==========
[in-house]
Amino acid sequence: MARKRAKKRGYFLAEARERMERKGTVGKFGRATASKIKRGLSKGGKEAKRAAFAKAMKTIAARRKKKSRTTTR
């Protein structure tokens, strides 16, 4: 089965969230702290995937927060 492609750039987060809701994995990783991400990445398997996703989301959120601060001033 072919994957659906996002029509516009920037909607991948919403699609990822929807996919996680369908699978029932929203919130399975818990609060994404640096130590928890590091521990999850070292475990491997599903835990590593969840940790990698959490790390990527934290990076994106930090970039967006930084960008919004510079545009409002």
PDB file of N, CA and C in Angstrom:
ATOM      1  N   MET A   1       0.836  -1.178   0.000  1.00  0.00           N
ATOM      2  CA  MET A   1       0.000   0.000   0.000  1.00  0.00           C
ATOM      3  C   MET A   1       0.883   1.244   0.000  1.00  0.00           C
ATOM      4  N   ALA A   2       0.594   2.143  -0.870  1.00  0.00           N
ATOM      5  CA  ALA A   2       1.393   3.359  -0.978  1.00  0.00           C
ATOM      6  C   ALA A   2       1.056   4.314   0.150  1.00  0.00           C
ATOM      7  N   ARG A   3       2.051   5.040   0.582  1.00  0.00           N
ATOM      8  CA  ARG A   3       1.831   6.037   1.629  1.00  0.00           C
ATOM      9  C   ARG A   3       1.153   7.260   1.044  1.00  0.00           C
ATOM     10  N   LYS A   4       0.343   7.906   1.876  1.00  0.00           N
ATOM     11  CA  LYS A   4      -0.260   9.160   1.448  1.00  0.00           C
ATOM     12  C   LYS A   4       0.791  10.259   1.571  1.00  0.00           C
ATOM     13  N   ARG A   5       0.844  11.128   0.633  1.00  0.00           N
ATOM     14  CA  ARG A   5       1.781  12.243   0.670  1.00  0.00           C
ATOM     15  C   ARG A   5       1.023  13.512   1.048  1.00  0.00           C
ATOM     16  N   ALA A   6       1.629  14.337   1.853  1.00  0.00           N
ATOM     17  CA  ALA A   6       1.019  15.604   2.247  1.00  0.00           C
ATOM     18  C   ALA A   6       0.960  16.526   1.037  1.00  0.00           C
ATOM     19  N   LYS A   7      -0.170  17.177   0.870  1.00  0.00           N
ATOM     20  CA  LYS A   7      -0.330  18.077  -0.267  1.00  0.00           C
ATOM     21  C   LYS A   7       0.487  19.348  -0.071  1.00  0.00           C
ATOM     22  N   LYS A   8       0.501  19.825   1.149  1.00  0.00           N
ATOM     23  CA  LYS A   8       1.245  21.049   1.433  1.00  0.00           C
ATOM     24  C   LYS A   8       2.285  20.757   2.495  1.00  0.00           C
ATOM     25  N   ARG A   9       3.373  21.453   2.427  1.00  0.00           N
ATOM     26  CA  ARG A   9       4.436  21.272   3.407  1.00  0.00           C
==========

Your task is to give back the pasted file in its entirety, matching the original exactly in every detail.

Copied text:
[in-house]
Amino acid sequence: MARKRAKKRGYFLAEARERMERKGTVGKFGRATASKIKRGLSKGGKEAKRAAFAKAMKTIAARRKKKSRTTTR
């Protein structure tokens, strides 16, 4: 089965969230702290995937927060 492609750039987060809701994995990783991400990445398997996703989301959120601060001033 072919994957659906996002029509516009920037909607991948919403699609990822929807996919996680369908699978029932929203919130399975818990609060994404640096130590928890590091521990999850070292475990491997599903835990590593969840940790990698959490790390990527934290990076994106930090970039967006930084960008919004510079545009409002």
PDB file of N, CA and C in Angstrom:
ATOM      1  N   MET A   1       0.836  -1.178   0.000  1.00  0.00           N
ATOM      2  CA  MET A   1       0.000   0.000   0.000  1.00  0.00           C
ATOM      3  C   MET A   1       0.883   1.244   0.000  1.00  0.00           C
ATOM      4  N   ALA A   2       0.594   2.143  -0.870  1.00  0.00           N
ATOM      5  CA  ALA A   2       1.393   3.359  -0.978  1.00  0.00           C
ATOM      6  C   ALA A   2       1.056   4.314   0.150  1.00  0.00           C
ATOM      7  N   ARG A   3       2.051   5.040   0.582  1.00  0.00           N
ATOM      8  CA  ARG A   3       1.831   6.037   1.629  1.00  0.00           C
ATOM      9  C   ARG A   3       1.153   7.260   1.044  1.00  0.00           C
ATOM     10  N   LYS A   4       0.343   7.906   1.876  1.00  0.00           N
ATOM     11  CA  LYS A   4      -0.260   9.160   1.448  1.00  0.00           C
ATOM     12  C   LYS A   4       0.791  10.259   1.571  1.00  0.00           C
ATOM     13  N   ARG A   5       0.844  11.128   0.633  1.00  0.00           N
ATOM     14  CA  ARG A   5       1.781  12.243   0.670  1.00  0.00           C
ATOM     15  C   ARG A   5       1.023  13.512   1.048  1.00  0.00           C
ATOM     16  N   ALA A   6       1.629  14.337   1.853  1.00  0.00           N
ATOM     17  CA  ALA A   6       1.019  15.604   2.247  1.00  0.00           C
ATOM     18  C   ALA A   6       0.960  16.526   1.037  1.00  0.00           C
ATOM     19  N   LYS A   7      -0.170  17.177   0.870  1.00  0.00           N
ATOM     20  CA  LYS A   7      -0.330  18.077  -0.267  1.00  0.00           C
ATOM     21  C   LYS A   7       0.487  19.348  -0.071  1.00  0.00           C
ATOM     22  N   LYS A   8       0.501  19.825   1.149  1.00  0.00           N
ATOM     23  CA  LYS A   8       1.245  21.049   1.433  1.00  0.00           C
ATOM     24  C   LYS A   8       2.285  20.757   2.495  1.00  0.00           C
ATOM     25  N   ARG A   9       3.373  21.453   2.427  1.00  0.00           N
ATOM     26  CA  ARG A   9       4.436  21.272   3.407  1.00  0.00           C